The Hays County Commissioners Court did not reach a final decision Tuesday regarding the Sheriff’s position left vacant by the death of Sheriff Allen Bridges. As the majority of the court was not prepared to make an immediate decision, they agreed to discuss the matter further during a session scheduled for Monday, Dec. 22.
The court said they had been inundated with phone calls and e-mails with names of possible candidates for Sheriff.
County Judge Liz Sumter suggested going into executive session to discuss the possible candidates. Special Counsel Mark Kennedy said in order to discuss any candidate in an executive session the candidates in question needed to be notified of their consideration for the post 72 hours before the executive session.
Precinct 3 Commissioner Will Conley said he did not feel the need to go into executive session because he thought the public should see the Court’s process and reasoning behind their decision.
“I believe all, if not the overwhelming majority of discussion needs to be in the eyes of the public,” Conley said.
Conley said he had spoken with many members of the law enforcement community and said the consensus is to appoint someone from within the department.
Conley added that he was in support of appointing Chief Deputy Sheriff Sherman Brodbeck to fill the position for the next 24 months. He said that Brodbeck would be appointed as an independent and not seek election to office in 2010. He added that Brodbeck was close to retirement and might make the decision to retire in 2010, either way leaving the position open for election in 2010.
Precinct 4 Commissioner Karen Ford said she would prefer to hold off on making a decision in order to make sure the Court was in a calm emotional state.
“Good decisions are rarely made in a highly-charged atmosphere,” Ford said. “We want to honor Alan’s (Bridges) legacy. We want to honor his family. I think the court needs time to deliberate and come back.”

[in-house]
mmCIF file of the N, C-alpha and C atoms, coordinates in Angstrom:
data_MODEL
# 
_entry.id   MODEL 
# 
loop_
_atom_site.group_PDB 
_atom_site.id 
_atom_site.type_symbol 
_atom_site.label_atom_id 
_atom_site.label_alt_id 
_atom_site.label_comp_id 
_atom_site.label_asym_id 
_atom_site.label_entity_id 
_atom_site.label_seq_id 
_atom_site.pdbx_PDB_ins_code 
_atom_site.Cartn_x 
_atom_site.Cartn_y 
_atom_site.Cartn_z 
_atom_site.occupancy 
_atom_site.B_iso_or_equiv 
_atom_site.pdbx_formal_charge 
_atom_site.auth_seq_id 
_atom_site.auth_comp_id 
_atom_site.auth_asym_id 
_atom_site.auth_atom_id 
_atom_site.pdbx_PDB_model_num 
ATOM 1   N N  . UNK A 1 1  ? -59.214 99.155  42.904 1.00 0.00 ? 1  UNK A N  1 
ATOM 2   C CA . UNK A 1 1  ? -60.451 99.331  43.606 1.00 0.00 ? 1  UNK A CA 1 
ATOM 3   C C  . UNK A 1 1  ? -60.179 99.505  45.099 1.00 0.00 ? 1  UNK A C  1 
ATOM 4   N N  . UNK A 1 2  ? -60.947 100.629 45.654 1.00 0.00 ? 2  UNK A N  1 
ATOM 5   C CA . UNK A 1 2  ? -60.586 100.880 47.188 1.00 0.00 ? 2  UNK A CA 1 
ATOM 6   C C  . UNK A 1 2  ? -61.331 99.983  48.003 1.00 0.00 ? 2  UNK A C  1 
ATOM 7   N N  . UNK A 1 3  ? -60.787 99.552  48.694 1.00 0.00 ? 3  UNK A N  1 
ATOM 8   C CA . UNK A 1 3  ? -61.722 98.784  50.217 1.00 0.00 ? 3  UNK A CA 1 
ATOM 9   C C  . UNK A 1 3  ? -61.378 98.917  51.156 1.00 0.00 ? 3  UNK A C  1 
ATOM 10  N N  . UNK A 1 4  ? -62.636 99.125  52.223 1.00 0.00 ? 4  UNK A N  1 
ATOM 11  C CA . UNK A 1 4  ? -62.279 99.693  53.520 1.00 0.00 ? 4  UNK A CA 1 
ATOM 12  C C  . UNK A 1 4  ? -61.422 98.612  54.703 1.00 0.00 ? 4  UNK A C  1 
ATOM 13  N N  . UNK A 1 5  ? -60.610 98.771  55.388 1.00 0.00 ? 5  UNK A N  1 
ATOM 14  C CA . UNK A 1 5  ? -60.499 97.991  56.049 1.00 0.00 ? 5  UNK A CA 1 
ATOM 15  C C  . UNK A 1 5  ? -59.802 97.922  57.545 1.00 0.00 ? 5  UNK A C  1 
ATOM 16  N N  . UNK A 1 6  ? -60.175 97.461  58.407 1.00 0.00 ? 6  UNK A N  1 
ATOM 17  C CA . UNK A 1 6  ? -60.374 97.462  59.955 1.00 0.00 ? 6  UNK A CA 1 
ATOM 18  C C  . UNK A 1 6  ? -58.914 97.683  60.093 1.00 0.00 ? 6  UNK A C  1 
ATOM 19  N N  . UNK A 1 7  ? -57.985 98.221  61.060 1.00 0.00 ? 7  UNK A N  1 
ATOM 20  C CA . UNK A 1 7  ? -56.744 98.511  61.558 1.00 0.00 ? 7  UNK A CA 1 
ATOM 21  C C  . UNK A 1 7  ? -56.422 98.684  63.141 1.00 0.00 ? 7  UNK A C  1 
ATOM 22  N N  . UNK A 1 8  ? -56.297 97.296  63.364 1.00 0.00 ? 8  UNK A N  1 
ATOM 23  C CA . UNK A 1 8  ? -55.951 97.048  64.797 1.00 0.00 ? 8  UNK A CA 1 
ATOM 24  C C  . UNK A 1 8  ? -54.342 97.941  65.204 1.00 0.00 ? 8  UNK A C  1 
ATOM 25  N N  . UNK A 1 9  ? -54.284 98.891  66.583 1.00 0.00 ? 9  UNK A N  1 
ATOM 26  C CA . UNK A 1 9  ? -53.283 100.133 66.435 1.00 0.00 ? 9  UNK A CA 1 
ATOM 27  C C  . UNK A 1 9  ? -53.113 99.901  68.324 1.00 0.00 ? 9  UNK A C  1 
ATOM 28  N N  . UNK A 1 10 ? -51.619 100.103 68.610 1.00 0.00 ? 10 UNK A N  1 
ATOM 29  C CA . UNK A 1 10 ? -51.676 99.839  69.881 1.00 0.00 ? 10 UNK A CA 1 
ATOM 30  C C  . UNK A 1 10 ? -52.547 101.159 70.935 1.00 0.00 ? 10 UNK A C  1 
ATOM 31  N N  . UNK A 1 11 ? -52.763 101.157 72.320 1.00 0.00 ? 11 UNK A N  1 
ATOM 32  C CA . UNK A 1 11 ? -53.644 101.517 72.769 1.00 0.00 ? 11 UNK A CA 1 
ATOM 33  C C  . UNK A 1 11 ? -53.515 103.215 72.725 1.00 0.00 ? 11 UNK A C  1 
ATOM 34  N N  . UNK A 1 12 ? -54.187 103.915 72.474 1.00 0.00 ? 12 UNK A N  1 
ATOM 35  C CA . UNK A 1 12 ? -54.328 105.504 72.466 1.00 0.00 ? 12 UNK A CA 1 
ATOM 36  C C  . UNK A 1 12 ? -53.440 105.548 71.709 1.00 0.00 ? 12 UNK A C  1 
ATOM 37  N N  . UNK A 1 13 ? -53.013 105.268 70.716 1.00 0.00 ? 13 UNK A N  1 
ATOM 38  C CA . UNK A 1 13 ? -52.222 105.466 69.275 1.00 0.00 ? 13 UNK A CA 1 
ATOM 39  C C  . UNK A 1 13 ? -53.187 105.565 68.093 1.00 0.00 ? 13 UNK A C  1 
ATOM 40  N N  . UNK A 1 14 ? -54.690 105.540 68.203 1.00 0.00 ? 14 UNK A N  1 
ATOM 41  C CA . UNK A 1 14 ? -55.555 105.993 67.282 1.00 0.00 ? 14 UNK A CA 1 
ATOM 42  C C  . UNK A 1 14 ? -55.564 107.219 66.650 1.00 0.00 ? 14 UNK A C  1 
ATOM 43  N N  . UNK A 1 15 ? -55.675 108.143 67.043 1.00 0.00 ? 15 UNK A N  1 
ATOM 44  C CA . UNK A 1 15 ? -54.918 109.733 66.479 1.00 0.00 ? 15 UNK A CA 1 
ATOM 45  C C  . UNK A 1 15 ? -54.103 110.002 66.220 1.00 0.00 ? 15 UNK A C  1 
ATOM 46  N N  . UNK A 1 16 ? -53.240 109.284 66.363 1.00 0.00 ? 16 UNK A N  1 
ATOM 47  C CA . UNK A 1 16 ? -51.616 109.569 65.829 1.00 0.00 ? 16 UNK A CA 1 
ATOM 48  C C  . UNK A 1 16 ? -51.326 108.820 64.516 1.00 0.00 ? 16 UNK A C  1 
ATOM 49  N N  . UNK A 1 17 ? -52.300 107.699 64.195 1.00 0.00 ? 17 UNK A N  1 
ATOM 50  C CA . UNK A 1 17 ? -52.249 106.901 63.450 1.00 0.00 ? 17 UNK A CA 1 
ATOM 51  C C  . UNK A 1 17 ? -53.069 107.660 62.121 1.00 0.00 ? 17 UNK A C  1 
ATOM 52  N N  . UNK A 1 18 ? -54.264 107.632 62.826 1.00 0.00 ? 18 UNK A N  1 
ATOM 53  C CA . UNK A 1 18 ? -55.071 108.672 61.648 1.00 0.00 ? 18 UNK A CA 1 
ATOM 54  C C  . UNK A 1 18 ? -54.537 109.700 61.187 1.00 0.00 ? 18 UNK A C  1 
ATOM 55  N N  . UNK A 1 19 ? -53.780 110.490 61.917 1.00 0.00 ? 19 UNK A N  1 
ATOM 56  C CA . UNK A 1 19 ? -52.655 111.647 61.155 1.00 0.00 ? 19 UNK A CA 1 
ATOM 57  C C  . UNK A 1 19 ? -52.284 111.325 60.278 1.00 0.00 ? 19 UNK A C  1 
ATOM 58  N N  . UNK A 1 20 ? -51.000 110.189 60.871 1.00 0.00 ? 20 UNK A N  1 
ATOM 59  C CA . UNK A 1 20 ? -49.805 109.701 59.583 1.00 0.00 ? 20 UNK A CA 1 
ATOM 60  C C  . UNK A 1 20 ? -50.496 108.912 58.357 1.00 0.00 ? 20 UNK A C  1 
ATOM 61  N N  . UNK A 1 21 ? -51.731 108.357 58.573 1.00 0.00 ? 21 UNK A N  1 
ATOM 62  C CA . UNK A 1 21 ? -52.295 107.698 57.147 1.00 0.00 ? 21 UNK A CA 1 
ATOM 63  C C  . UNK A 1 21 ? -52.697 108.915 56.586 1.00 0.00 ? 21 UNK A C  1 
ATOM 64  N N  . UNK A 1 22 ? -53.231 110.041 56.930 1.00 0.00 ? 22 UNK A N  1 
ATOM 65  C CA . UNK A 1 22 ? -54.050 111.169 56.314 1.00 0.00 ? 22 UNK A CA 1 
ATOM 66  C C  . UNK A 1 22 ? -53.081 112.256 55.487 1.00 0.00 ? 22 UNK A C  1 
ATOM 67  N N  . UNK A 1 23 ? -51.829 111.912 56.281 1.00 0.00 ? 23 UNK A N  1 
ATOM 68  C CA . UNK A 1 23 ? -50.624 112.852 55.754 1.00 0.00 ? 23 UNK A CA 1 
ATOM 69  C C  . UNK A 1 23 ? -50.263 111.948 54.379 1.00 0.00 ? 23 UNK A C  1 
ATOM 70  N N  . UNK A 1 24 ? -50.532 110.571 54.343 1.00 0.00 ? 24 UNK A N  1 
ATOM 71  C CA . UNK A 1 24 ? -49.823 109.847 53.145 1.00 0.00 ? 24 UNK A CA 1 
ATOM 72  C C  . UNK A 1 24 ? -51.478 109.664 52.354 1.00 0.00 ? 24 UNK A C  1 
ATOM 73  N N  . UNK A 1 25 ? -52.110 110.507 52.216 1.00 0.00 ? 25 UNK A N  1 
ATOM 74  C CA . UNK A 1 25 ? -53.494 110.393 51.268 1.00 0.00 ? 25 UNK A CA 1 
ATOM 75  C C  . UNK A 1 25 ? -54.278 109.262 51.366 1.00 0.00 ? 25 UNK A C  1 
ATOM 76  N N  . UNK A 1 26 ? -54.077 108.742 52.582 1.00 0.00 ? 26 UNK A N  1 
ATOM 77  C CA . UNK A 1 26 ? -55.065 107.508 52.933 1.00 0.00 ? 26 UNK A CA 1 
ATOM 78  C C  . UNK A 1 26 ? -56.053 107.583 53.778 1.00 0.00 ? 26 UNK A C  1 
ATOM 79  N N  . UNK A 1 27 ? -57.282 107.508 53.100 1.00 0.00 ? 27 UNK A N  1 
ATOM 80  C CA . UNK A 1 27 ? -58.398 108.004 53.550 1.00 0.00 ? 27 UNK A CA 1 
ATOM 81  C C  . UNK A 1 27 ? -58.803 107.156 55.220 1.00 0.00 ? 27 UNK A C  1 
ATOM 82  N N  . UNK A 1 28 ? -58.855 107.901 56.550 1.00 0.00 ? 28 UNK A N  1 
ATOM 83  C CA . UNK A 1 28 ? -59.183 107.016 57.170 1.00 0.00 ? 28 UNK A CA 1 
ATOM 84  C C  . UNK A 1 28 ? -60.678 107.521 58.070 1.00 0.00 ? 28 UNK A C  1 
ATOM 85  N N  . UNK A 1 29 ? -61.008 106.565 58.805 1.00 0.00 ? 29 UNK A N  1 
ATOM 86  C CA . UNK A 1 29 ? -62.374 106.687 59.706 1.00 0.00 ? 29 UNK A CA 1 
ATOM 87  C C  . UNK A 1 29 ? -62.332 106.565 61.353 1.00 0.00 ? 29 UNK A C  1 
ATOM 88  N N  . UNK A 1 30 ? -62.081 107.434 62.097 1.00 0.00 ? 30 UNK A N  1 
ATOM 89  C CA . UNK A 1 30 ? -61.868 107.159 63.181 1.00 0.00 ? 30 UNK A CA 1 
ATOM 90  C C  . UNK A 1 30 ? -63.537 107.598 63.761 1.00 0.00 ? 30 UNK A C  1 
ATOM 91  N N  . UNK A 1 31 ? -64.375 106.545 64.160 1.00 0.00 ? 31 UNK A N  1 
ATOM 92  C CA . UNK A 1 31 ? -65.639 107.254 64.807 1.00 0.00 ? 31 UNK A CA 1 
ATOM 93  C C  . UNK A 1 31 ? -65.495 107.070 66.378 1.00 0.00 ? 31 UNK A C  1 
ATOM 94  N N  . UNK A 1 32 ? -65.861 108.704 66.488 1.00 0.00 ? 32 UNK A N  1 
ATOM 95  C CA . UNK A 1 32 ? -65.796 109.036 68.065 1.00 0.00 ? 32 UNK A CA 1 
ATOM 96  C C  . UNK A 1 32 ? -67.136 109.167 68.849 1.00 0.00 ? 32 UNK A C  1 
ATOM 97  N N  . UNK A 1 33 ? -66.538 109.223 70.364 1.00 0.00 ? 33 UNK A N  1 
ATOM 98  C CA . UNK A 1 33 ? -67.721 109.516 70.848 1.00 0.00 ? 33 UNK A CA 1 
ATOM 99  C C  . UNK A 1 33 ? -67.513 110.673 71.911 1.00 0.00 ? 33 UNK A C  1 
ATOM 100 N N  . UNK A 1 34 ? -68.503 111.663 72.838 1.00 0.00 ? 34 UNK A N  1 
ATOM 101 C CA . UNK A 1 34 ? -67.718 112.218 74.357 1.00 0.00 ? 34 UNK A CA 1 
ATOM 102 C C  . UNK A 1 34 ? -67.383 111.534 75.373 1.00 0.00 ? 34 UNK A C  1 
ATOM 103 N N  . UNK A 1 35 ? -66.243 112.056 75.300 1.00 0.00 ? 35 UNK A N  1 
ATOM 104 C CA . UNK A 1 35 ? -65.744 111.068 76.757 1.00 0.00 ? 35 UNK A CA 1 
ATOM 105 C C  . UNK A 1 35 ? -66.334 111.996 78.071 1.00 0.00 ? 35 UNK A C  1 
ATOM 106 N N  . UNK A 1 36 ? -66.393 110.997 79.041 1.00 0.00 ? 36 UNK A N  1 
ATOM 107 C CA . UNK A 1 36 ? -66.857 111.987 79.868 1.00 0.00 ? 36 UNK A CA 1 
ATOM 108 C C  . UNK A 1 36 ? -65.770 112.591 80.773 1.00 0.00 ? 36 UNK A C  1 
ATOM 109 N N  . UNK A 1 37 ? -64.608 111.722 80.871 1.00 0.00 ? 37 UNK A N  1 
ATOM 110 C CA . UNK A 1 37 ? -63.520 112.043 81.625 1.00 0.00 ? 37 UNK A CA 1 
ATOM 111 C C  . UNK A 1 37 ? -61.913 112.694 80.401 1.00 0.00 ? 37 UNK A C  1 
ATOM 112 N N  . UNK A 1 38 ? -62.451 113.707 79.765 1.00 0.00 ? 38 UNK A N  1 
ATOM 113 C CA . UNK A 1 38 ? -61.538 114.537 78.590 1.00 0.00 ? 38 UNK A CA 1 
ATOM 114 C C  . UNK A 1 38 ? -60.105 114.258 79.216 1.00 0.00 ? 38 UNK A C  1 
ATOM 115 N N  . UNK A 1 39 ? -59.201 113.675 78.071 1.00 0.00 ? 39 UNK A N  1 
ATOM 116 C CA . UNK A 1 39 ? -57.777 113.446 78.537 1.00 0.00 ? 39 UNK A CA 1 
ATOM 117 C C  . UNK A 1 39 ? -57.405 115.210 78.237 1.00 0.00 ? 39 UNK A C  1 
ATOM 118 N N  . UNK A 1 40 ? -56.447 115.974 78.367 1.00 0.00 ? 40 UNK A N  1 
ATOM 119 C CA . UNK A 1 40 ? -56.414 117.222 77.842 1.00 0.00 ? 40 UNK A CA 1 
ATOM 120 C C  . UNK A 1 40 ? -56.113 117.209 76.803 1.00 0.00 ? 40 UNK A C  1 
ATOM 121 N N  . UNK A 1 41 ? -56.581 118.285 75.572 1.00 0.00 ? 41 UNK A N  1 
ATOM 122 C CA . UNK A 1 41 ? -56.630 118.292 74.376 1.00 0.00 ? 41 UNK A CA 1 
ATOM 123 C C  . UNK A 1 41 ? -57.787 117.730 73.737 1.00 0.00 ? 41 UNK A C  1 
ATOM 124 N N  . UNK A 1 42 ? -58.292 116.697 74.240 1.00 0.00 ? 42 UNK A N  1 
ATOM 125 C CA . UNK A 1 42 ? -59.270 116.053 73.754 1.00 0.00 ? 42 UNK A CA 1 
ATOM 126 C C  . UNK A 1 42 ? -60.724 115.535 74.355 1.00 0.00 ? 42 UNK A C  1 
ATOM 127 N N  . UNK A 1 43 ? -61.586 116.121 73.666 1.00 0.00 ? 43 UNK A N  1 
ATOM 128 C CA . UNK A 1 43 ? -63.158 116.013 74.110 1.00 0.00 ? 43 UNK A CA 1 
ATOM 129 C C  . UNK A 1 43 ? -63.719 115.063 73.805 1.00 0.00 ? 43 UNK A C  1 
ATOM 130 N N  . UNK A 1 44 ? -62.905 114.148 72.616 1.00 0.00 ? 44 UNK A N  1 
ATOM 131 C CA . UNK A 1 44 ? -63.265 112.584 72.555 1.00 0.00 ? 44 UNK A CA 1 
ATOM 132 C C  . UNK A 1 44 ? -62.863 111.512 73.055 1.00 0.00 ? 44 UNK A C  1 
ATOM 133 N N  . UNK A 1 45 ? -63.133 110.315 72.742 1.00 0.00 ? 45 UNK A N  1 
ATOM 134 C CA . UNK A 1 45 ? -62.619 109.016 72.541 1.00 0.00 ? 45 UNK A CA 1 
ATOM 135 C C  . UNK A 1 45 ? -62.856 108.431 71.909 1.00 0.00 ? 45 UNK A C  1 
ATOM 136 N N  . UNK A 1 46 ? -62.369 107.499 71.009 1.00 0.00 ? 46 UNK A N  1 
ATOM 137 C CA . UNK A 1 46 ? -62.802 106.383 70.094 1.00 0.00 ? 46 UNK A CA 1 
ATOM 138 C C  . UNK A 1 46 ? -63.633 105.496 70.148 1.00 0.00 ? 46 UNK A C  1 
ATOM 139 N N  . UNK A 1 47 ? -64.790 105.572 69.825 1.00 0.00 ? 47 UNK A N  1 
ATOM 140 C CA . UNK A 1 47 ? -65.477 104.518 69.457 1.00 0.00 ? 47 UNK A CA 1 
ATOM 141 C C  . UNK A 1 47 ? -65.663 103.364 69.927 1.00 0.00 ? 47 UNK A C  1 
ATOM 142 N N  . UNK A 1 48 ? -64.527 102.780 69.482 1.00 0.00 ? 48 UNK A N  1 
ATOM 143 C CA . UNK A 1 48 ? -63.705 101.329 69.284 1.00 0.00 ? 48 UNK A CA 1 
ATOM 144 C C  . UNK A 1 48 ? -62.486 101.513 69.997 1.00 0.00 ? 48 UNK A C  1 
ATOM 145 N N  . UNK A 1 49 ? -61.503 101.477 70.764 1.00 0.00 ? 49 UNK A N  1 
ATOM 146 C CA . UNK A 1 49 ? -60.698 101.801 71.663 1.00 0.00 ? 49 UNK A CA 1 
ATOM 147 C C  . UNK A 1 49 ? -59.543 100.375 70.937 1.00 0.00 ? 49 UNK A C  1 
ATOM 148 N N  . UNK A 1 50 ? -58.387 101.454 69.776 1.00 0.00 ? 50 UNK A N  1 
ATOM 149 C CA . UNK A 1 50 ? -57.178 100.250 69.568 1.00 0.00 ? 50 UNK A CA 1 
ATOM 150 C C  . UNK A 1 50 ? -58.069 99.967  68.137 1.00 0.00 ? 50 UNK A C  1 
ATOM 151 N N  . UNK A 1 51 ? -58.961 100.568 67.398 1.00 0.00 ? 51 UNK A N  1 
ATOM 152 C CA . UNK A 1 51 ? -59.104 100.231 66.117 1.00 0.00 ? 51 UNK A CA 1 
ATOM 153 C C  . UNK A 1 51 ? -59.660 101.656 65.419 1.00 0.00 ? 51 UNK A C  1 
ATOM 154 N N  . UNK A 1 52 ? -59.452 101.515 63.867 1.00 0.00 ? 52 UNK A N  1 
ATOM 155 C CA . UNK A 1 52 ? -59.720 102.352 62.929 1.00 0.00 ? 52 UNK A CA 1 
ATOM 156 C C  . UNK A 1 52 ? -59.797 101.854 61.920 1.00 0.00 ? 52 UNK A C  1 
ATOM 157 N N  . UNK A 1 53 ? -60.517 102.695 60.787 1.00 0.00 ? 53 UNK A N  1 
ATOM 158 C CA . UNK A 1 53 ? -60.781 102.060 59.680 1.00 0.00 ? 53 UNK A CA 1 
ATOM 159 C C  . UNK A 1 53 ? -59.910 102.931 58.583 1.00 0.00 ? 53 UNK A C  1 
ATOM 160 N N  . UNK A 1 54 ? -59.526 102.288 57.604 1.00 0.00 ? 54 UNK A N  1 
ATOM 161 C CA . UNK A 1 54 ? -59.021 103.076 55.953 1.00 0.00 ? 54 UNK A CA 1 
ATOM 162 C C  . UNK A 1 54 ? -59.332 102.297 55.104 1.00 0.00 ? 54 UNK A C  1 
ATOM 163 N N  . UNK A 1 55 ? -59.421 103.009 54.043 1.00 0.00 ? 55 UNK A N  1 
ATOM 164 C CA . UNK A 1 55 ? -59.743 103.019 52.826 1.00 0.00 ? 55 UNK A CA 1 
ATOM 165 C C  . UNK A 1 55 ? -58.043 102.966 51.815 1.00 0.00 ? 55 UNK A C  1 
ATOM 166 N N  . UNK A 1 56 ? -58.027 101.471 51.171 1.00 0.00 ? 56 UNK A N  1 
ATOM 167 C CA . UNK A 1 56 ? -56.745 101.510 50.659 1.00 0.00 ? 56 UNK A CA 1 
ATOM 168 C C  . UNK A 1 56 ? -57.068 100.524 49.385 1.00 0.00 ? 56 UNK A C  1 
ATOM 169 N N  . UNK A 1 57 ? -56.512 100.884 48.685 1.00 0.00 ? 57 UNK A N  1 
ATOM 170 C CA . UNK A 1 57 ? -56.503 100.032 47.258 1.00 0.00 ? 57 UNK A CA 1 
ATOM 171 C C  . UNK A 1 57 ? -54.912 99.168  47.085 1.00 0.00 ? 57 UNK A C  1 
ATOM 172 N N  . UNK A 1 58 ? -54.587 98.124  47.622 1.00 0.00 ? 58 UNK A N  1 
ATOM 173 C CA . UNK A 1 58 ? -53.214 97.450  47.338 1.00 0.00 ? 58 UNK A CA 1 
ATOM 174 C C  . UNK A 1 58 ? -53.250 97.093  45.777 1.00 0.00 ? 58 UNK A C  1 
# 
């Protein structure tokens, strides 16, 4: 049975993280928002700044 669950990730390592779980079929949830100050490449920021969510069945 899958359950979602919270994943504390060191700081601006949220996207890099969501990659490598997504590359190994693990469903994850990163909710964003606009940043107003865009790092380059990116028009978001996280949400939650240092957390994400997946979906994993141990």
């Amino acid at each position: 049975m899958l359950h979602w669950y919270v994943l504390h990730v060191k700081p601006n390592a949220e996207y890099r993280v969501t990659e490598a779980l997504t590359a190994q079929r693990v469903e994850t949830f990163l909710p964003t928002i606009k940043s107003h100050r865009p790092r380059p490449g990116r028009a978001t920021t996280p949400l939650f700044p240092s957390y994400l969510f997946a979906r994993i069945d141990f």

Precinct 1 Commissioner Debbie Ingalsbe agreed that they needed more time, and added that regardless of who is chosen to be the new Sheriff, there will always be people who will be unhappy with the decision.
A time for Monday’s session has yet to be determined and will be posted before the weekend.
At the beginning of today’s session, retirement and service award plaques were presented to members of the Hays County law enforcement.
In another agenda item, the court approved the Texas Tuition Promise Fund as a payroll deduction. The fund offers a savings plan for four-year and two-year college programs in the State of Texas. Payment options are divided into lump sum, installment plans or a pay-as-you-go-plan. The Fund’s Web site has a college tuition calculator to help determine how much savings is needed for a particular college.
Hays County Treasurer Michele Tuttle introduced the agenda item to the court and said it was a good way to help parents save money for their children’s higher education.
“This is something that even grandparents can invest in,” Tuttle said. “It’s a program that will help parents save and pay a lot less for college tuition in the long run.”
The Court will meet again Monday, Dec. 22 and Tuesday, Dec. 23.
by Rasmi Hunt
Photo by Sean WardwellEmail | Print